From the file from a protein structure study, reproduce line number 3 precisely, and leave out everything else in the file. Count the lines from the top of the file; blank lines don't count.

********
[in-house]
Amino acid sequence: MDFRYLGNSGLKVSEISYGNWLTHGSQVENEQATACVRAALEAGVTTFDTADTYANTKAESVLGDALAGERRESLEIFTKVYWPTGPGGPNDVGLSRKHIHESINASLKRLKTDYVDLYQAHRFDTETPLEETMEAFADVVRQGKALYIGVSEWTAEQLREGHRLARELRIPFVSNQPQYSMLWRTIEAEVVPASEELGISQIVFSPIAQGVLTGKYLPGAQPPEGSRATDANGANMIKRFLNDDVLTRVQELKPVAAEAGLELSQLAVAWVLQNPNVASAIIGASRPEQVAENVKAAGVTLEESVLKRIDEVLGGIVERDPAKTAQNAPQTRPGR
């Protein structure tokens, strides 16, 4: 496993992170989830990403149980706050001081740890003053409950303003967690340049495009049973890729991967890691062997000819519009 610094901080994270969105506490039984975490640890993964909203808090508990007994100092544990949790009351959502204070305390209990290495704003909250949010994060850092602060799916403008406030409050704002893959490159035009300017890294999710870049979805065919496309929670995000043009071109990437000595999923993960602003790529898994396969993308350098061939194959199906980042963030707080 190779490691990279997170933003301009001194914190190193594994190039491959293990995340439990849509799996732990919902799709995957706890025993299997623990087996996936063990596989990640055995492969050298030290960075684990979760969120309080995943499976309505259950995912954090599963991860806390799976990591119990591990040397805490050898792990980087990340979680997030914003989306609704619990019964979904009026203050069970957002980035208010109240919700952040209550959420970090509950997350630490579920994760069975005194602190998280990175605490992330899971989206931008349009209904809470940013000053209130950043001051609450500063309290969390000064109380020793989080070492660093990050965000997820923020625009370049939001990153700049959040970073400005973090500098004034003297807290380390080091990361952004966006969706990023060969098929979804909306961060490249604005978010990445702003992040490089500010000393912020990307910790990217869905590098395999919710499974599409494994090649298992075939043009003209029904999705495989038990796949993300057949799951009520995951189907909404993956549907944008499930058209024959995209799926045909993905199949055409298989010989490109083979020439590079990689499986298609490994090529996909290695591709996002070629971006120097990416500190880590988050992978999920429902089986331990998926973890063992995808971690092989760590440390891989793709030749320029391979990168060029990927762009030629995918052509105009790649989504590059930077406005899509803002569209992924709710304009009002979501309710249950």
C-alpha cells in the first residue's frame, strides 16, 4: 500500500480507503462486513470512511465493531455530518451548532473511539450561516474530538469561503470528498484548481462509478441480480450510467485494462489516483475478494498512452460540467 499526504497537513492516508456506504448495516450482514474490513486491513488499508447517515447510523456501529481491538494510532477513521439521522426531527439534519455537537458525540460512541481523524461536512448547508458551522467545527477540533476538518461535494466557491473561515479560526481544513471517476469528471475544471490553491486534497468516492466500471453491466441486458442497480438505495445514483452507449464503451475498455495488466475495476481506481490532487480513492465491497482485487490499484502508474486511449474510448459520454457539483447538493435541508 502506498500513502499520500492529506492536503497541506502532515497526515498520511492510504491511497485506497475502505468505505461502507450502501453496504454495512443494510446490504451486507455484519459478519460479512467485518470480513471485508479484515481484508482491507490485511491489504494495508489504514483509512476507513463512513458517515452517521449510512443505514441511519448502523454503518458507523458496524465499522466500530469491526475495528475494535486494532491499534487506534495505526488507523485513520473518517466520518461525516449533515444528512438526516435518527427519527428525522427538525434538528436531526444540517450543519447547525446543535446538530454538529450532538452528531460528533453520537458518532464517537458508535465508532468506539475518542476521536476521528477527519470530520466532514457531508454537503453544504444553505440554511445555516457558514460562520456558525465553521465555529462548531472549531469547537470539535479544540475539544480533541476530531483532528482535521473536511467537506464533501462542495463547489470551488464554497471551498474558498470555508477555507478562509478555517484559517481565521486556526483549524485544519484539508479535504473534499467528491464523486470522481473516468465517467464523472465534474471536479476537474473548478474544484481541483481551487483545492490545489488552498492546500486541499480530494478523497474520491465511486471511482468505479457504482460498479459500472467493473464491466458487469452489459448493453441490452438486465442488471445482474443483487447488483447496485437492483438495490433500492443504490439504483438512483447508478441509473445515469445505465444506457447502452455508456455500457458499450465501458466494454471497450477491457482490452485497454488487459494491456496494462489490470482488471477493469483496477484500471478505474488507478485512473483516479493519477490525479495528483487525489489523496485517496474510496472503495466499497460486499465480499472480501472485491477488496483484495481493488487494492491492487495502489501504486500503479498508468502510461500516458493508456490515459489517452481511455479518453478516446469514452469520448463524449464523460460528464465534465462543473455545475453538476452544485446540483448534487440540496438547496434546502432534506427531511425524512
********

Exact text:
């Protein structure tokens, strides 16, 4: 496993992170989830990403149980706050001081740890003053409950303003967690340049495009049973890729991967890691062997000819519009 610094901080994270969105506490039984975490640890993964909203808090508990007994100092544990949790009351959502204070305390209990290495704003909250949010994060850092602060799916403008406030409050704002893959490159035009300017890294999710870049979805065919496309929670995000043009071109990437000595999923993960602003790529898994396969993308350098061939194959199906980042963030707080 190779490691990279997170933003301009001194914190190193594994190039491959293990995340439990849509799996732990919902799709995957706890025993299997623990087996996936063990596989990640055995492969050298030290960075684990979760969120309080995943499976309505259950995912954090599963991860806390799976990591119990591990040397805490050898792990980087990340979680997030914003989306609704619990019964979904009026203050069970957002980035208010109240919700952040209550959420970090509950997350630490579920994760069975005194602190998280990175605490992330899971989206931008349009209904809470940013000053209130950043001051609450500063309290969390000064109380020793989080070492660093990050965000997820923020625009370049939001990153700049959040970073400005973090500098004034003297807290380390080091990361952004966006969706990023060969098929979804909306961060490249604005978010990445702003992040490089500010000393912020990307910790990217869905590098395999919710499974599409494994090649298992075939043009003209029904999705495989038990796949993300057949799951009520995951189907909404993956549907944008499930058209024959995209799926045909993905199949055409298989010989490109083979020439590079990689499986298609490994090529996909290695591709996002070629971006120097990416500190880590988050992978999920429902089986331990998926973890063992995808971690092989760590440390891989793709030749320029391979990168060029990927762009030629995918052509105009790649989504590059930077406005899509803002569209992924709710304009009002979501309710249950």